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In July 2018, Josh and Lauren Kiser found out they were expecting for the very first time. They were overjoyed, anxious, scared — the way most soon-to-be parents are. At their 12-week ultrasound, Josh and Lauren found out they were pregnant with a rare type of twins: Monochorionic Monoamniotic (Mono-Mono or MoMo for short). This meant that they and their babies were in for a rough, and potentially fatal, road.
There are two types of twins: fraternal or “dizygotic” and identical or “monozygotic.” Identical twins can also be classified into several different types.
MoMo twins represent less than 1% of all twin pregnancies and less than 0.05% of all pregnancies. Because the babies share a placenta and a gestational sac, they are at increased risk of fatality due to cord entanglement or loss of blood flow.
On November 13, 2018, at a bi-weekly ultrasound and their anatomy scan, Josh and Lauren were informed that one of their babies no longer had a heartbeat, likely due to cord entanglement.
That day, Josh and Lauren found out they were expecting boys. They named their son who had passed Alexander James and their survivor Case Matthew.
Shortly thereafter, Lauren underwent a fetal MRI to ensure that their baby’s death did not cause any damage to their surviving twin. In Mono-Mono pregnancies, when one twin passes, it can send a rush of blood to the surviving twin resulting in a stroke. Josh, Lauren, and their families were relieved when they heard that their surviving twin showed no sign of issues.
Just sixteen days later, at another bi-weekly ultrasound, Josh and Lauren found out that Case no longer had a heartbeat.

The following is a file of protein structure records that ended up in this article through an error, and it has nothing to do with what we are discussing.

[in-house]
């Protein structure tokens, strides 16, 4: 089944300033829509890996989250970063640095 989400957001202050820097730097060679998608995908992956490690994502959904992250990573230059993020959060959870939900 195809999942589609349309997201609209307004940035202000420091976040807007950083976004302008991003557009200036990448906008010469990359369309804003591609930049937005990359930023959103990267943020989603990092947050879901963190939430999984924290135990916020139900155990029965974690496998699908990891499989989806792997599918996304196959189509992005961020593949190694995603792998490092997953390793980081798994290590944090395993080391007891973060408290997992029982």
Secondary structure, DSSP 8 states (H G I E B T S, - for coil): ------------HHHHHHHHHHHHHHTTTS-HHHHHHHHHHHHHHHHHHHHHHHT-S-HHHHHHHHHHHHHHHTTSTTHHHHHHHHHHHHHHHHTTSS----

Later that day, Lauren was induced at University Hospitals MacDonald Women's Hospital. She spent 27.5 hours in labor before the boys were born at 7:55pm on November 30, 2019.
Josh and Lauren spent the next two days with their boys at the hospital, and Alexander and Case were held by their grandparents before the families had to say their goodbyes.
If Alexander and Case had lived, they would have been born prematurely. Upon finding out that they were having Mono-Mono twins, Josh and Lauren changed physicians to be in the University Hospitals system, knowing that Rainbow Babies and Children’s Hospital was the best possible care they could hope for for their babies. While their boys did not end up requiring the care Rainbow would have provided them, Josh and Lauren are eager to raise money to support the families and babies who do make it to Rainbow and to help those babies make it home.
On Saturday, November 2, Josh and Lauren will participate in the 24-hour gaming marathon to raise money in support of Rainbow Babies and Children’s Hospital and to help heal kids.
Please consider donating in honor of Alexander and Case, who were so desperately wanted and loved, but were not made for this world.
Your donation is tax-deductible and will make miracles happen for families who desperately need them. Simply click on the "Donate" button at the top of the page to help.